Boolaroo astronomy buff Col Maybury was excited to receive a phone call offering him a meteor.
As Col recalled, the call came 12 years ago from a bloke named Tom, of Nulkaba.
Tom told Col that his dad found a meteor in a quarry around 1922. He asked Col if he wanted it. My word he did.
Tom said he would deliver the meteor to Col. But a fortnight later, Tom called again.
"Dad won't give it to you," he told Col.
Two years later, Tom called again.
"Dad died and I will bring that meteor down," he told Col.
This time, it turned up.
"A lovely bloke that Tom from Nulkaba," Col said.
But it wasn't a meteor.
"It was nearly perfectly round, a hard sandstone rock," he said, adding it weighed about 30 kilograms and was 30 centimetres wide.
Col contacted his geologist friend at University of Newcastle, Dr Bill Landenberger, who immediately identified it as a concretion.
Apparently they are often mistaken for dinosaur eggs, turtle shells and bones. And meteors, of course.
They're not fossils, but sometimes they contain a fossil. They are a common geological phenomenon found in sedimentary rock, including sandstone, shale and limestone.
The concretions form a kind of nest for themselves.
"I have since seen the empty nests in Abermain Swamp Creek and on the foreshore at Cape Otway, Victoria," Col said.
"I have inspected them embedded in sandstone, atop hills above Wollombi."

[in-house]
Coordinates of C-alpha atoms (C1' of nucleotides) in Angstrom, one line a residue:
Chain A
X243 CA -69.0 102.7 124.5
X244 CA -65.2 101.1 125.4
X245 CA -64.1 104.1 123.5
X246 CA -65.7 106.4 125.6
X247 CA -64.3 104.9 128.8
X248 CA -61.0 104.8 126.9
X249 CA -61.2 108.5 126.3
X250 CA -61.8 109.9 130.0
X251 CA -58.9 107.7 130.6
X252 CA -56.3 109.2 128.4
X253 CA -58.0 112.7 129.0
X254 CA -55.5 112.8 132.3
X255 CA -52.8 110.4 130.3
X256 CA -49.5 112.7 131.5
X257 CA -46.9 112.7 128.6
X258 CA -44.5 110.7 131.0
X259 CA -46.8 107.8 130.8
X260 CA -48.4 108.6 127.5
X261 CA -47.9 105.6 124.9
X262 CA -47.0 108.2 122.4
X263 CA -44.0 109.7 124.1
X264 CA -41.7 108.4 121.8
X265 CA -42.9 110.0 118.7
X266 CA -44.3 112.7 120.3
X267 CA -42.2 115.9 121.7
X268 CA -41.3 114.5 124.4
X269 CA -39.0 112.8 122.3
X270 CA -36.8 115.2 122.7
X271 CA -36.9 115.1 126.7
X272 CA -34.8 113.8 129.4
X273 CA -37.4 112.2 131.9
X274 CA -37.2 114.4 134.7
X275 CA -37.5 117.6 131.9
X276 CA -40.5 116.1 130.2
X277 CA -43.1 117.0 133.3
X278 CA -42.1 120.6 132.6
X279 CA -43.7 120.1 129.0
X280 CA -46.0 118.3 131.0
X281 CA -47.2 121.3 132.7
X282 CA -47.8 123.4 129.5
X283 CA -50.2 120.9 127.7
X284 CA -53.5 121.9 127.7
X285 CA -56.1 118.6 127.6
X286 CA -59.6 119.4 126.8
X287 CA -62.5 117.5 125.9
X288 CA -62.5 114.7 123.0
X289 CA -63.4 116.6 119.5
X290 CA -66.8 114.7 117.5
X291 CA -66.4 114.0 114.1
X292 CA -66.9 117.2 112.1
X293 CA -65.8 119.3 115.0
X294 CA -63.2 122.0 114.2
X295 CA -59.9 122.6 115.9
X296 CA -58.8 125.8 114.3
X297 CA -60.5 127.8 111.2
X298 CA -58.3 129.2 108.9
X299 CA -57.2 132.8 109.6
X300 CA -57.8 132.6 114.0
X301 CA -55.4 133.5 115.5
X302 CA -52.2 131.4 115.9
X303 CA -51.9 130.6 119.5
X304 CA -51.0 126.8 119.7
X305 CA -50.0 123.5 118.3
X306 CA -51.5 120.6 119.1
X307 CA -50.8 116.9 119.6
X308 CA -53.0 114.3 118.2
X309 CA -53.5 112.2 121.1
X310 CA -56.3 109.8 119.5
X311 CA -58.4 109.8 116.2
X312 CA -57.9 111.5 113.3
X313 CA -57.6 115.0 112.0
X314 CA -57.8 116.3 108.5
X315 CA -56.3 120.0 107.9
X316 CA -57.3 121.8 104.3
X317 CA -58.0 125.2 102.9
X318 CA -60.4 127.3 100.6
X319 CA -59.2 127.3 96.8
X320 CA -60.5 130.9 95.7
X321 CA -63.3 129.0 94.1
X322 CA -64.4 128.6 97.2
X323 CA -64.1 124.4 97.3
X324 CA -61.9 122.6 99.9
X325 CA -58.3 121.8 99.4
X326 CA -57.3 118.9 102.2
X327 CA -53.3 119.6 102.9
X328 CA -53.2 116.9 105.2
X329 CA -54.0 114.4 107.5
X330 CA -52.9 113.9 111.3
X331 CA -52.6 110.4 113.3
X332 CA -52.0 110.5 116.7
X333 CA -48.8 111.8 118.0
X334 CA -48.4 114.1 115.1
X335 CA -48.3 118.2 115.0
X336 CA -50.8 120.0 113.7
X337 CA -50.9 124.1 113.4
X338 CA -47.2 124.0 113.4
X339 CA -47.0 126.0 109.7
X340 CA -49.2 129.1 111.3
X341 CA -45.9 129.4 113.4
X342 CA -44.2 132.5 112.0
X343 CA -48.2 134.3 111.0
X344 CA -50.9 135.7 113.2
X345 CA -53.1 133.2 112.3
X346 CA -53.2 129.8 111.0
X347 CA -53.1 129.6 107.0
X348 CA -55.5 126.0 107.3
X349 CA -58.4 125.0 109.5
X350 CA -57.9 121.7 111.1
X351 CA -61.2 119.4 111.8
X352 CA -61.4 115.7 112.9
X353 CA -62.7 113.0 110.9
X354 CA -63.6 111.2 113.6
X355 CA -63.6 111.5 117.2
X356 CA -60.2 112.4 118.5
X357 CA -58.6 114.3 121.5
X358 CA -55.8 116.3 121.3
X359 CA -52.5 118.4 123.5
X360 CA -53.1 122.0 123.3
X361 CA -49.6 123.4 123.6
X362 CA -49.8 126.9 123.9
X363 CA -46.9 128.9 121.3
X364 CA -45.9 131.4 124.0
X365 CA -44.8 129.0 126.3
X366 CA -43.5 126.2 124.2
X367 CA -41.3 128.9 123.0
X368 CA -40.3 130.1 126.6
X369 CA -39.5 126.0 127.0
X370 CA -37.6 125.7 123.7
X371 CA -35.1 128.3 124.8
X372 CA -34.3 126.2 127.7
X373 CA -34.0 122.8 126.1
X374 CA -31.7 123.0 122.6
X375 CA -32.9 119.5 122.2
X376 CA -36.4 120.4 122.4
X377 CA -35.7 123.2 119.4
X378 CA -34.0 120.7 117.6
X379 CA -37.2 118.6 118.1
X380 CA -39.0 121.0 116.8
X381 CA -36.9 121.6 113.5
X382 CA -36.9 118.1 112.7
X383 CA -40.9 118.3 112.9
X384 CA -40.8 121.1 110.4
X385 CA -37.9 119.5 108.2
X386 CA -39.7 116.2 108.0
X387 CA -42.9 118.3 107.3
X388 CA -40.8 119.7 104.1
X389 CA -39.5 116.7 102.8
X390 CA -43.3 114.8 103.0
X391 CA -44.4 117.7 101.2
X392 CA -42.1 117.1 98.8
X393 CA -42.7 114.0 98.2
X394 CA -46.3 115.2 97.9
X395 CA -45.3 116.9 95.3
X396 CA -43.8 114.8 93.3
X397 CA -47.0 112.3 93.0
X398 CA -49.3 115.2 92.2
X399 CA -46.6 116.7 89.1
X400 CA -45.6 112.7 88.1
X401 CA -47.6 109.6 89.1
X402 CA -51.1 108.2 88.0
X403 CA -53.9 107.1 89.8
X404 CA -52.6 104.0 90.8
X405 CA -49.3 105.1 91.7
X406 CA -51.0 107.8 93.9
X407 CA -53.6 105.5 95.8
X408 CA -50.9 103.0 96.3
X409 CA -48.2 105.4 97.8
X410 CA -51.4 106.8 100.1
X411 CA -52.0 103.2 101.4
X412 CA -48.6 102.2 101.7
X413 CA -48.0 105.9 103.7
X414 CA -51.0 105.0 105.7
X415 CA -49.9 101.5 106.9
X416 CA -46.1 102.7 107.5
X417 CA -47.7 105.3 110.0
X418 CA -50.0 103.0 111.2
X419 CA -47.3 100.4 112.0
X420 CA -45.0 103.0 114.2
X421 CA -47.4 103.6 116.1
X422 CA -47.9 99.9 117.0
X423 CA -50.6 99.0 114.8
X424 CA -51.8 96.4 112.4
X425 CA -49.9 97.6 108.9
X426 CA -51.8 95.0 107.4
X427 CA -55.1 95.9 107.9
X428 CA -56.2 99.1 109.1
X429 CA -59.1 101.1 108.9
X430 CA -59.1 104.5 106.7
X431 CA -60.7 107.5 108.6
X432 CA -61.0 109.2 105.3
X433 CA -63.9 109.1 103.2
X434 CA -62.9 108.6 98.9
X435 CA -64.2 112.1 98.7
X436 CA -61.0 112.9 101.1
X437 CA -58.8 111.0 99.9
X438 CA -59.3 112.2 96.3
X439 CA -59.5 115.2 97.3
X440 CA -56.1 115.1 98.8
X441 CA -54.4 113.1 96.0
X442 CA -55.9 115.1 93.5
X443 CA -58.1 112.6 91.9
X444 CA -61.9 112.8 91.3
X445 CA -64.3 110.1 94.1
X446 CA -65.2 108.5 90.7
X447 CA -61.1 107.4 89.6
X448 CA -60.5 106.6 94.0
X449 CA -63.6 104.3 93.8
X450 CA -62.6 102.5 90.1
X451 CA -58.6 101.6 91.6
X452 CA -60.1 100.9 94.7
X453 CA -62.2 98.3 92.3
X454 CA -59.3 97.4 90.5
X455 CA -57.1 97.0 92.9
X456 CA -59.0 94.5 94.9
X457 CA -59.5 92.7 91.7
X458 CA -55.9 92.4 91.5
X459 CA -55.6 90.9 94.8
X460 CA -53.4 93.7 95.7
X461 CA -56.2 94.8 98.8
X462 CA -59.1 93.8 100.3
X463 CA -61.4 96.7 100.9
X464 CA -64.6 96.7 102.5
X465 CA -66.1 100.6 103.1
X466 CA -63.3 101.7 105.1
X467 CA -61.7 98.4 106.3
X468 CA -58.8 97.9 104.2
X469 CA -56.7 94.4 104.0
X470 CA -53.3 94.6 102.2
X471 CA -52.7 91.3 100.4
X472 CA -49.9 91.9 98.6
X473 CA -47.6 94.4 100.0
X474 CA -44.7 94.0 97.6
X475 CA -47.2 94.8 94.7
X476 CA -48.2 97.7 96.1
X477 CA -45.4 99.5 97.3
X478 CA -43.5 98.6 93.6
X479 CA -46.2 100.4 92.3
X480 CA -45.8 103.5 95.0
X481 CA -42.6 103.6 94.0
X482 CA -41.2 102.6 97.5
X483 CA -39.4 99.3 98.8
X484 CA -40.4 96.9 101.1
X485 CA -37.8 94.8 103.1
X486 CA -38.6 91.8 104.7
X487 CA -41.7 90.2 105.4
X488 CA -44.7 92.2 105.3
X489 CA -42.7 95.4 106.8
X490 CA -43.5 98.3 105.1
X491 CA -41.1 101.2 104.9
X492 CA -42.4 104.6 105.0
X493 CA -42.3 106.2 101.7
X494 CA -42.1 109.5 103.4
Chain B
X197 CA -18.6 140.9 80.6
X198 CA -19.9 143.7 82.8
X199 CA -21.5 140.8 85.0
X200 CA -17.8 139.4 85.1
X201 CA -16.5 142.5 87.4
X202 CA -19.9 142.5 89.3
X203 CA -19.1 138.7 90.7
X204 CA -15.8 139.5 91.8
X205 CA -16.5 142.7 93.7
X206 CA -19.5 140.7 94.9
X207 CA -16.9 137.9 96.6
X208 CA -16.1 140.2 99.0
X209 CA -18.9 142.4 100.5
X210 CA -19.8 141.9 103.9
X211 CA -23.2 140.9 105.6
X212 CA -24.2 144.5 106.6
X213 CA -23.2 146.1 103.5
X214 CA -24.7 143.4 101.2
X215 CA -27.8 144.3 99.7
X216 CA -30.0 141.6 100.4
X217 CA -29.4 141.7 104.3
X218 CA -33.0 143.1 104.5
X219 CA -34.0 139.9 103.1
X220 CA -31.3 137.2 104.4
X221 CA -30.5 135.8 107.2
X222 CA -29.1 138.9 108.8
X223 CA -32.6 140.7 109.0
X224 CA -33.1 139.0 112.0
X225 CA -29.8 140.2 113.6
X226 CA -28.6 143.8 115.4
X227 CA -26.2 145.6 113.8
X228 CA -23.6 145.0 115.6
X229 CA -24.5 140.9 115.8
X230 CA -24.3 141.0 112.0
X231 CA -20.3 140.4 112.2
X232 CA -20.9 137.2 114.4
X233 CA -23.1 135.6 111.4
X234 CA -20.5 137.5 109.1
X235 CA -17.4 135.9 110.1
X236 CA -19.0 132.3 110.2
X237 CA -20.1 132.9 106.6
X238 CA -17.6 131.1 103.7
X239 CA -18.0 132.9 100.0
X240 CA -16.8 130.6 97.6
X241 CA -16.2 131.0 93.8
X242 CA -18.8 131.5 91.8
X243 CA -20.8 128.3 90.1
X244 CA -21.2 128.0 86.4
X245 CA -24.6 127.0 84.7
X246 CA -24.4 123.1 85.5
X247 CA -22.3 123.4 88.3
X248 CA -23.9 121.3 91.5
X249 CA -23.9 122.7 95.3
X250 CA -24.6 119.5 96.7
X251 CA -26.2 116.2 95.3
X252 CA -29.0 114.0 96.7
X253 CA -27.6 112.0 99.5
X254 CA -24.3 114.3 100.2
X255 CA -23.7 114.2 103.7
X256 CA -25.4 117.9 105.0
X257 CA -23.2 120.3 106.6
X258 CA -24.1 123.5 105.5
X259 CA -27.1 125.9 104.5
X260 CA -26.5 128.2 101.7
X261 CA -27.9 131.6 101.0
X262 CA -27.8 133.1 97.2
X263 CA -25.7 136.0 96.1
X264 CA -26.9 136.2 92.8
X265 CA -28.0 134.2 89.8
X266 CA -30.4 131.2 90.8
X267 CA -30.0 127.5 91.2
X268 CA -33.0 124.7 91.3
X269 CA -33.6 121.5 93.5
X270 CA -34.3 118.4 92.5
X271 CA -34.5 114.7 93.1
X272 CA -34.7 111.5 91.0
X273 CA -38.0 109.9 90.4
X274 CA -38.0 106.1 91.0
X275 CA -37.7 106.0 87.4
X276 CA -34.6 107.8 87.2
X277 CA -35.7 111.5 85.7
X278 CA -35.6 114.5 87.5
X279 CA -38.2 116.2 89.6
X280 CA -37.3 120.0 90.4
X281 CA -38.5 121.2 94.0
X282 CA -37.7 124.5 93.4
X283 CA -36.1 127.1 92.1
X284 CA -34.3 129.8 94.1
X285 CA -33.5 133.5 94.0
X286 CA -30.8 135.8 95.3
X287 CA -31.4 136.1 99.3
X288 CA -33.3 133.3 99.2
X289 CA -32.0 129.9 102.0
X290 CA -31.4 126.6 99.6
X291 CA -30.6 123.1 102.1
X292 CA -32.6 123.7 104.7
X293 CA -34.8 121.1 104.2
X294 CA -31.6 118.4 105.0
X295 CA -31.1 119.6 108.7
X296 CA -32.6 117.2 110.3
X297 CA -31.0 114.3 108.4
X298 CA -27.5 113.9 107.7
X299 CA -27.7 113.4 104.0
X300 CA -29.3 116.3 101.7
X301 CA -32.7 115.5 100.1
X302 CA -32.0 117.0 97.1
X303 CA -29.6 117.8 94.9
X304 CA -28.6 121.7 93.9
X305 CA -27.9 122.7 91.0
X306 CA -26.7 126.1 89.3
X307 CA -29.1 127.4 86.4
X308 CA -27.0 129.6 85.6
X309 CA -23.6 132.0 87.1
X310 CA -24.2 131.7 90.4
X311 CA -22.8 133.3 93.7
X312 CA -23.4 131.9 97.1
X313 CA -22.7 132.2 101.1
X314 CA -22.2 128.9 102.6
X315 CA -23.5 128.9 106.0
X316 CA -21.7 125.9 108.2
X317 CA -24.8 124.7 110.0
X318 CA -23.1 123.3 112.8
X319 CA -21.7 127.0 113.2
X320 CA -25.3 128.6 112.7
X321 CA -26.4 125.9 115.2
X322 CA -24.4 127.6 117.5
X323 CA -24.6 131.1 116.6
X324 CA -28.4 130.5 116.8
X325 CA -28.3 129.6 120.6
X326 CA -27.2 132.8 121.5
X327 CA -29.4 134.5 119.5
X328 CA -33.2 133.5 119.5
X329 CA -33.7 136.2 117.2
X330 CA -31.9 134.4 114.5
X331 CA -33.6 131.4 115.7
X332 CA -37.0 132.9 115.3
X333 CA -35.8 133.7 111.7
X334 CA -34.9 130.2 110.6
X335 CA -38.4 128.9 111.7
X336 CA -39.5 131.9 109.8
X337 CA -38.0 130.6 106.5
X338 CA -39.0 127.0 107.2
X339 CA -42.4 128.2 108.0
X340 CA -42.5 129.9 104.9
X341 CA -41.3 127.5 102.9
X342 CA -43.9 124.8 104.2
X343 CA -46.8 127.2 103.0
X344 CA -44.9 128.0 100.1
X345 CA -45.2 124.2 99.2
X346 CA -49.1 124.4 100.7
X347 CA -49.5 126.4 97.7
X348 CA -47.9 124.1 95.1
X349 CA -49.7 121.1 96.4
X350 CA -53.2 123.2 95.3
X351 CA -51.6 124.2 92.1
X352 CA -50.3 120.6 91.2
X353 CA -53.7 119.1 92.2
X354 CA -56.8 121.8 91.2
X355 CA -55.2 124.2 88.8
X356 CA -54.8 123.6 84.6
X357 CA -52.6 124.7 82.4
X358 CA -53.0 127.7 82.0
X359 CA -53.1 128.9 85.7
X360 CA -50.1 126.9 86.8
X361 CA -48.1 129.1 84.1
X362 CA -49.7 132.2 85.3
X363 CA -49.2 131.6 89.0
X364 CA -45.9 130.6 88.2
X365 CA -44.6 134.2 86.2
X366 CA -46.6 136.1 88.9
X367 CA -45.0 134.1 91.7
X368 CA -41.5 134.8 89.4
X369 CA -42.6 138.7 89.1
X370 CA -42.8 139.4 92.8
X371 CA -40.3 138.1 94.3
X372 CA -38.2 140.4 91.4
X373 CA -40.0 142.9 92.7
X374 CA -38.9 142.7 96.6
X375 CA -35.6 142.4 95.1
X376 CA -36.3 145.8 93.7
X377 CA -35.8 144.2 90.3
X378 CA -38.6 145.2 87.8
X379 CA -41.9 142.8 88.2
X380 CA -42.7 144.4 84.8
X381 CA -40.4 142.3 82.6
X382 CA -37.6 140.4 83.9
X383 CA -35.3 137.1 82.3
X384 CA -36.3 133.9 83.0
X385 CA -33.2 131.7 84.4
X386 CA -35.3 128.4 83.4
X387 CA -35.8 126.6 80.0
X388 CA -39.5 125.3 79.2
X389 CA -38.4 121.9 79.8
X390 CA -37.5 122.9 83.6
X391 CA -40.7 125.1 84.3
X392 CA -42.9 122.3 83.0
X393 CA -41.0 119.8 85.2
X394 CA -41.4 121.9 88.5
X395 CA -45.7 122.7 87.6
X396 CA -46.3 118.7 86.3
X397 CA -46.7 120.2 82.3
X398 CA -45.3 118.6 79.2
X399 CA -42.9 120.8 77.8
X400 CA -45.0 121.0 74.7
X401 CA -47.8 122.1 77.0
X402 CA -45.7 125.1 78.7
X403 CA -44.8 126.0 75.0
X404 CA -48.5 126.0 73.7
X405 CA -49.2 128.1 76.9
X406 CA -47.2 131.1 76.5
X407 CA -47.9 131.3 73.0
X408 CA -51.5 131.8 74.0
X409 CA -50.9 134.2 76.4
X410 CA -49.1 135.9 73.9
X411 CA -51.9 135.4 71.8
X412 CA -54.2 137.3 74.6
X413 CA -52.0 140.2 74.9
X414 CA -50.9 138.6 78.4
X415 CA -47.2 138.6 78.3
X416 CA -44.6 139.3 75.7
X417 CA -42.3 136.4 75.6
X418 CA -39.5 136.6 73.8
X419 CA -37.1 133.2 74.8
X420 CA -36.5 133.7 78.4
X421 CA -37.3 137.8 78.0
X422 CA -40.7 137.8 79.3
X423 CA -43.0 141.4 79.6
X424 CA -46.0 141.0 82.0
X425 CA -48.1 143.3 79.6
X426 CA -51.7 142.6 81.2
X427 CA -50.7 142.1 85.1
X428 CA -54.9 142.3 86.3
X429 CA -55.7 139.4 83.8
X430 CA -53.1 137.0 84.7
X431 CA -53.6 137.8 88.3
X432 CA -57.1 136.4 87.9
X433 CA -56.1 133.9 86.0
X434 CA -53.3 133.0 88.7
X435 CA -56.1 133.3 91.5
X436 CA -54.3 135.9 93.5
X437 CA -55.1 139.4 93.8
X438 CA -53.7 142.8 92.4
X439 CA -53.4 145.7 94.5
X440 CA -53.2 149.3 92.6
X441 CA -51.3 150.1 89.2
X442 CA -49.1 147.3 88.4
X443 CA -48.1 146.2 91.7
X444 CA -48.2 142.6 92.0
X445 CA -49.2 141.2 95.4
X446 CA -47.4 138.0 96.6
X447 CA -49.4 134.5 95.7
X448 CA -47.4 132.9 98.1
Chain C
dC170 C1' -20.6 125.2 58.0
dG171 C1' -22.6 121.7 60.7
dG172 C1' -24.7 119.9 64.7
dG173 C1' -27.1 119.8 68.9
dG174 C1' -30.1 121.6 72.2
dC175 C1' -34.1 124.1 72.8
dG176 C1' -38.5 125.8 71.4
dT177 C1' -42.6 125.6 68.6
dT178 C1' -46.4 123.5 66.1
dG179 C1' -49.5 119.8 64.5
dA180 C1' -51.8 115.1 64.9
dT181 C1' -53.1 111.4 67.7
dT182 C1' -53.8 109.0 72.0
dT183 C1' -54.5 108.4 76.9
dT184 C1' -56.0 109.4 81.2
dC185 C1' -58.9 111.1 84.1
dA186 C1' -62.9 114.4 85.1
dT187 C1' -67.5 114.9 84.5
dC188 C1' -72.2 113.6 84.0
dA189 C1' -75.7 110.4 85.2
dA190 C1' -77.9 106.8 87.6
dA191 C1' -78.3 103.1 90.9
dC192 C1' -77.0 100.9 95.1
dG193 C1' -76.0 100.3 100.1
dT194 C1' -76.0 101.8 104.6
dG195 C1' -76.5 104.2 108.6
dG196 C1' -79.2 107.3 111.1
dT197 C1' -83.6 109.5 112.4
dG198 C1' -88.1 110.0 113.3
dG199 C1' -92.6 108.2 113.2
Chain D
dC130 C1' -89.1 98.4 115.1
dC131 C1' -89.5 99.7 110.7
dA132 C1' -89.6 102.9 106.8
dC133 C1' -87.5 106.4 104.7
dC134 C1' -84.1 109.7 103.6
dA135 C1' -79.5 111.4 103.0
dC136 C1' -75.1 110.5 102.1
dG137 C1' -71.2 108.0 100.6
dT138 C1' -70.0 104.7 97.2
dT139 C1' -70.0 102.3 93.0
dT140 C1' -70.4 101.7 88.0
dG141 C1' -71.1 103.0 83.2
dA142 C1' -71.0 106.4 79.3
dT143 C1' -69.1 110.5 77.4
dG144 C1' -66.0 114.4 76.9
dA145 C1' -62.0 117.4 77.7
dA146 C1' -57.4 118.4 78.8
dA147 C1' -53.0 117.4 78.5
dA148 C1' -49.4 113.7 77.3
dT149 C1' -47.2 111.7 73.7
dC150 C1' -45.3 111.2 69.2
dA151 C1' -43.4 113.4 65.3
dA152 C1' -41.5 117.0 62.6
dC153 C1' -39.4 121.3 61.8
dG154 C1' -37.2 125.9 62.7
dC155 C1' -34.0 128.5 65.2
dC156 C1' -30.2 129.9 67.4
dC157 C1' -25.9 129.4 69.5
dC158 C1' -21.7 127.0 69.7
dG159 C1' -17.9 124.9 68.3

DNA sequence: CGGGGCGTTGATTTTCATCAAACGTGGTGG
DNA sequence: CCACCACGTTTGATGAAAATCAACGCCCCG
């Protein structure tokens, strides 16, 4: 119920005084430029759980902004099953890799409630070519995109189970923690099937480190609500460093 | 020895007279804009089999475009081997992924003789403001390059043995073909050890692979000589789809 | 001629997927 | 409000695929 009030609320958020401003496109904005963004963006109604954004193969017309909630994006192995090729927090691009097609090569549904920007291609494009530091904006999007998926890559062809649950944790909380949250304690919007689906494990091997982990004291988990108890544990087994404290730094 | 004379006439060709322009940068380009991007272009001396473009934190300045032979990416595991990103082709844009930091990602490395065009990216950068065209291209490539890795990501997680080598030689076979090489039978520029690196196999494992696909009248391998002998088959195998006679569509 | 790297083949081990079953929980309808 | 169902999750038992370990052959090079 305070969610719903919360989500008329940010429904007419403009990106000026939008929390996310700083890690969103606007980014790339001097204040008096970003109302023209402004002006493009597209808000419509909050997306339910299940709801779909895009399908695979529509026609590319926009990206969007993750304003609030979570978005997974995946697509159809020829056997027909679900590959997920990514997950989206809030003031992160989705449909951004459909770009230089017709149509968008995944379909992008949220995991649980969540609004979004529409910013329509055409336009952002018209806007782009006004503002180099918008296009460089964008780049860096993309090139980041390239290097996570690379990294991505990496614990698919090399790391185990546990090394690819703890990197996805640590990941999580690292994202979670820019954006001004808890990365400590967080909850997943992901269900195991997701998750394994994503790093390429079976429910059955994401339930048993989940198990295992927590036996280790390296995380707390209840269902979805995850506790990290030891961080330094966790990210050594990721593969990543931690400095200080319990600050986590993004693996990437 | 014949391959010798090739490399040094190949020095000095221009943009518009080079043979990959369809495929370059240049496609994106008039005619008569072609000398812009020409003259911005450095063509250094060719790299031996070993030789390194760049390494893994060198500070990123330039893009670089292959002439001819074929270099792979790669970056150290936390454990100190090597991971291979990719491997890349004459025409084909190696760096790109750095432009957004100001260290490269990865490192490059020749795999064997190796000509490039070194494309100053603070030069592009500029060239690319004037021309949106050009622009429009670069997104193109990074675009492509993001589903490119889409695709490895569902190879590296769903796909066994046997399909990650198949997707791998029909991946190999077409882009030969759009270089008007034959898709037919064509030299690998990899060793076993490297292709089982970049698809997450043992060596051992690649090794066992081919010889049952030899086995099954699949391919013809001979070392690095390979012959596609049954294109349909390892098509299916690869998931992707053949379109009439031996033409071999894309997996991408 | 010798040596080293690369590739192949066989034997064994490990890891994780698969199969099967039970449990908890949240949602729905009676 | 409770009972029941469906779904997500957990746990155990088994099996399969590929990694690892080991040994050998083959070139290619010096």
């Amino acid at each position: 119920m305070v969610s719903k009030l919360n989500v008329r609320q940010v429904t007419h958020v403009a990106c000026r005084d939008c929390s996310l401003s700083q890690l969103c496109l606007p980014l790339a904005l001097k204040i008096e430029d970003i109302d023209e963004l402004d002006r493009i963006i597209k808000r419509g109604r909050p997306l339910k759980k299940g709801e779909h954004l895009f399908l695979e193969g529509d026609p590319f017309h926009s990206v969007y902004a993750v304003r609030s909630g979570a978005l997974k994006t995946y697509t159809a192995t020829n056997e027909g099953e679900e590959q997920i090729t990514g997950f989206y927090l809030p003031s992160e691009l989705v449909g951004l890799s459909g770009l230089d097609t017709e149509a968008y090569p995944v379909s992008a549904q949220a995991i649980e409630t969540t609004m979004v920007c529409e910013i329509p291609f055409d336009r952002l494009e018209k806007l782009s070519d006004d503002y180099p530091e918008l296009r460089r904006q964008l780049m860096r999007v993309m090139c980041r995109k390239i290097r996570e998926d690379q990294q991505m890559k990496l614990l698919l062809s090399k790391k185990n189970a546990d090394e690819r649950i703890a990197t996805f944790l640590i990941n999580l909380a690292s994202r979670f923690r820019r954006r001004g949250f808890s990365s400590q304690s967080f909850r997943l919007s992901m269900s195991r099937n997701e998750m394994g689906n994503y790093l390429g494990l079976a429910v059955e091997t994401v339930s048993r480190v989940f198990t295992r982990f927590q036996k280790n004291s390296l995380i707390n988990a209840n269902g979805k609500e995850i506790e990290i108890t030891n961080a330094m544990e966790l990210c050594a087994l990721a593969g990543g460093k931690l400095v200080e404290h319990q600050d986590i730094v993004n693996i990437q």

NASA has pictures of blue concretions on the surface of Mars. It nicknamed them "blueberries".
The Opportunity Mars rover's investigation of the "hematite-rich concretions during the rover's three-month prime mission in early 2004, provided evidence of a watery ancient environment".
Col said his concretion was "my pet rock".
"It requires no food, no exercising, no great affection, but I do love it and I am most grateful to Tom of Nulkaba and his dad who gave me a most appreciated example of this geological wonder of time, energy and limestone glue with a touch of red iron."
Water On Mars
Meanwhile, NASA's Perseverance Mars rover has successfully collected its first pair of rock samples.
Analysis of the rocks may help scientists piece together the timeline of the area's past, which was marked by volcanic activity and periods of persistent water.
"It looks like our first rocks reveal a potentially habitable sustained environment," said Ken Farley of Caltech, project scientist for the mission, which is led by NASA's Jet Propulsion Laboratory in Southern California.
"It's a big deal that the water was there a long time."
The rock is basaltic in composition and "may be the product of lava flows".
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